Healthy Children - June 2019

Tips for Transporting Food

  • Keep cold food cold, at 40° F or below. To be safest, place cold food in cooler with ice or frozen gel packs. Use plenty of ice or frozen get packs. Cold foods should be 40° F or below the entire time you are transporting it.
  • Hot food should be kept hot at 140° F or above. Wrap the food well and place in an insulated container.

Stay “Food Safe” When Traveling Internationally

Discuss your travel plans with your physician before traveling to other countries. Your physician may have specific recommendations for the places you are visiting, may suggest extra precautions or medications to take on your travels.

For more information about safe food and water while traveling abroad, access the Centers for Disease Control and Prevention Web site at

Foodborne illness: Know the symptoms

Despite your best efforts, you may find yourself in a situation where you suspect you have a foodborne illness. Foodborne illness often presents itself with flu-like symptoms.

These symptoms include:

  • Nausea
  • Vomiting
  • Diarrhea
  • Fever


Safe drinking water

  • After an emergency, especially after flooding, drinking water may not be available or safe to drink.
  • Do not use water you suspect or have been told is unsafe to wash dishes, brush teeth, wash and prepare food, make ice, or make baby formula.
  • Alcohol dehydrates the body, which increases the need for drinking water.
  • Floods and other disasters can damage drinking water wells and lead to aquifer and well contamination. Floodwaters can contaminate well water with livestock waste, human sewage, chemicals, and other contaminants, which can lead to illness when used for drinking, bathing, and other hygiene activities.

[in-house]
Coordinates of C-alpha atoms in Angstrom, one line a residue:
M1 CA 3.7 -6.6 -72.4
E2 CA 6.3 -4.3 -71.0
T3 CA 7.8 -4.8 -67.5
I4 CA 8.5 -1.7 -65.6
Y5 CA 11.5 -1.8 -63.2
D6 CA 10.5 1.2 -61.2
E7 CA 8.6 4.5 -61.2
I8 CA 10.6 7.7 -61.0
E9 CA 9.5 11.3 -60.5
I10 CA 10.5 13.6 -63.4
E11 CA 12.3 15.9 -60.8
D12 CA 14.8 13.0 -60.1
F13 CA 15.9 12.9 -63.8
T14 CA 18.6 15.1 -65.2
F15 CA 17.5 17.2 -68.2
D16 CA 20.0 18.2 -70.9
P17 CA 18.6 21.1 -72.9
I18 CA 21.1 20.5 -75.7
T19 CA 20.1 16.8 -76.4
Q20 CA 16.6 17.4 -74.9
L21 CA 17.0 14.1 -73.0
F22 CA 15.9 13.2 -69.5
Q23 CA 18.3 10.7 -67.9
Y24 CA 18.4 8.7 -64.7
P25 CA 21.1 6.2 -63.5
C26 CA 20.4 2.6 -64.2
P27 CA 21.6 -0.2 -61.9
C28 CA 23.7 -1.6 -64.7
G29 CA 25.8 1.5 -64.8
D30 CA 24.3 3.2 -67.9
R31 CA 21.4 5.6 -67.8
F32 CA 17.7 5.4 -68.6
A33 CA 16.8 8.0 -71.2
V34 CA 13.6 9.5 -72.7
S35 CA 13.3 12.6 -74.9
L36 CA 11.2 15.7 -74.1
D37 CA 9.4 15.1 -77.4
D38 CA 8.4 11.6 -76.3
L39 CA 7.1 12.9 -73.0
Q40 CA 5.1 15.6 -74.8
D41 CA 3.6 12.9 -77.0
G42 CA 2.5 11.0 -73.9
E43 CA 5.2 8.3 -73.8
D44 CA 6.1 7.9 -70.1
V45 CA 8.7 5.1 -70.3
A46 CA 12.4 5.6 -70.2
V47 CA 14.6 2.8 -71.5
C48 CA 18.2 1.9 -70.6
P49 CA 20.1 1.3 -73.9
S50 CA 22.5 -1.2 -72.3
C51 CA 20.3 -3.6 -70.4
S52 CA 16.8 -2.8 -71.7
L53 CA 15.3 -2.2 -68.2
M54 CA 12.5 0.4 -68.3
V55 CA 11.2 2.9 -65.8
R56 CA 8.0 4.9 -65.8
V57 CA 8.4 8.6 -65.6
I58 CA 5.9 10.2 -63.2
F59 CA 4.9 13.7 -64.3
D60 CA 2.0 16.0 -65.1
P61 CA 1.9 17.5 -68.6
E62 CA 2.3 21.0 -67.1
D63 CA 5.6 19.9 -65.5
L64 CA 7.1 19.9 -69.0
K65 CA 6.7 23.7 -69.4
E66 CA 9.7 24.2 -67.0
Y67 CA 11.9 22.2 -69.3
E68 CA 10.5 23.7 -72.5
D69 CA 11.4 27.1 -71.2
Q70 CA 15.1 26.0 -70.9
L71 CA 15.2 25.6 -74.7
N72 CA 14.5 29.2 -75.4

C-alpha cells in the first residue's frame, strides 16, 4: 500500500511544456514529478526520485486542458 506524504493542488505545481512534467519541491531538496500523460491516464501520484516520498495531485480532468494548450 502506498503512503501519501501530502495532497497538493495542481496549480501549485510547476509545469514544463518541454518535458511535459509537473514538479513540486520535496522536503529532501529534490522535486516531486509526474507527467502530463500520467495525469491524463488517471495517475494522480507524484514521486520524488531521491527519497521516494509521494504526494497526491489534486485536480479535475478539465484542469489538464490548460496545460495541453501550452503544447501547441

• If your water comes from a private well that has been flooded, consider the following guidelines for making water safe and for emergency water sources until you are certain your water is free of contaminants and safe to drink.

Make water safe

  • Water often can be made safe to drink by boiling, adding disinfectants, or filtering.

Feeding infants and young children when your tap water is unsafe

  • Breastfed infants should continue breastfeeding. For formula-fed infants, use ready-to-feed formula if possible. If using ready-to-feed formula is not possible, it is best to use bottled water to prepare powdered or concentrated formula when the tap water is unsafe. If bottled water is not available, check with the local authorities to learn the status of your drinking water to see if boiling it will make it safe to drink. Use treated water to prepare formula only if you do not have bottled or boiled water.
  • If water is contaminated with a chemical, boiling it will not remove the chemical or make it safe to consume.
  • If you prepare infant formula with boiled water, let the formula cool sufficiently before giving it to an infant. Put a couple drops of formula on the back of your hand to see if it is too hot.
  • Clean feeding bottles with bottled, boiled or treated water before each use. Throw away baby bottle nipples or pacifiers that have been in contact with flood waters; they cannot be sanitized.
  • Wash your hands before preparing formula and before feeding an infant. You can use alcohol-based hand sanitizer is water is limited or unsafe.

Clean and sanitize food-contact surfaces that have been flooded. Throw out wooden cutting boards, baby bottle nipples, and pacifiers if they have come into contact with floodwaters because they cannot be properly sanitized. Clean and sanitize food-contact surfaces in a four-step process:

  • Wash with soap and hot, clean water.
  • Rinse with clean water.
  • Sanitize by immersing for 1 minute in a solution of 1 cup of unscented household chlorine bleach in 5 gallons of clean water.
  • Allow to air dry.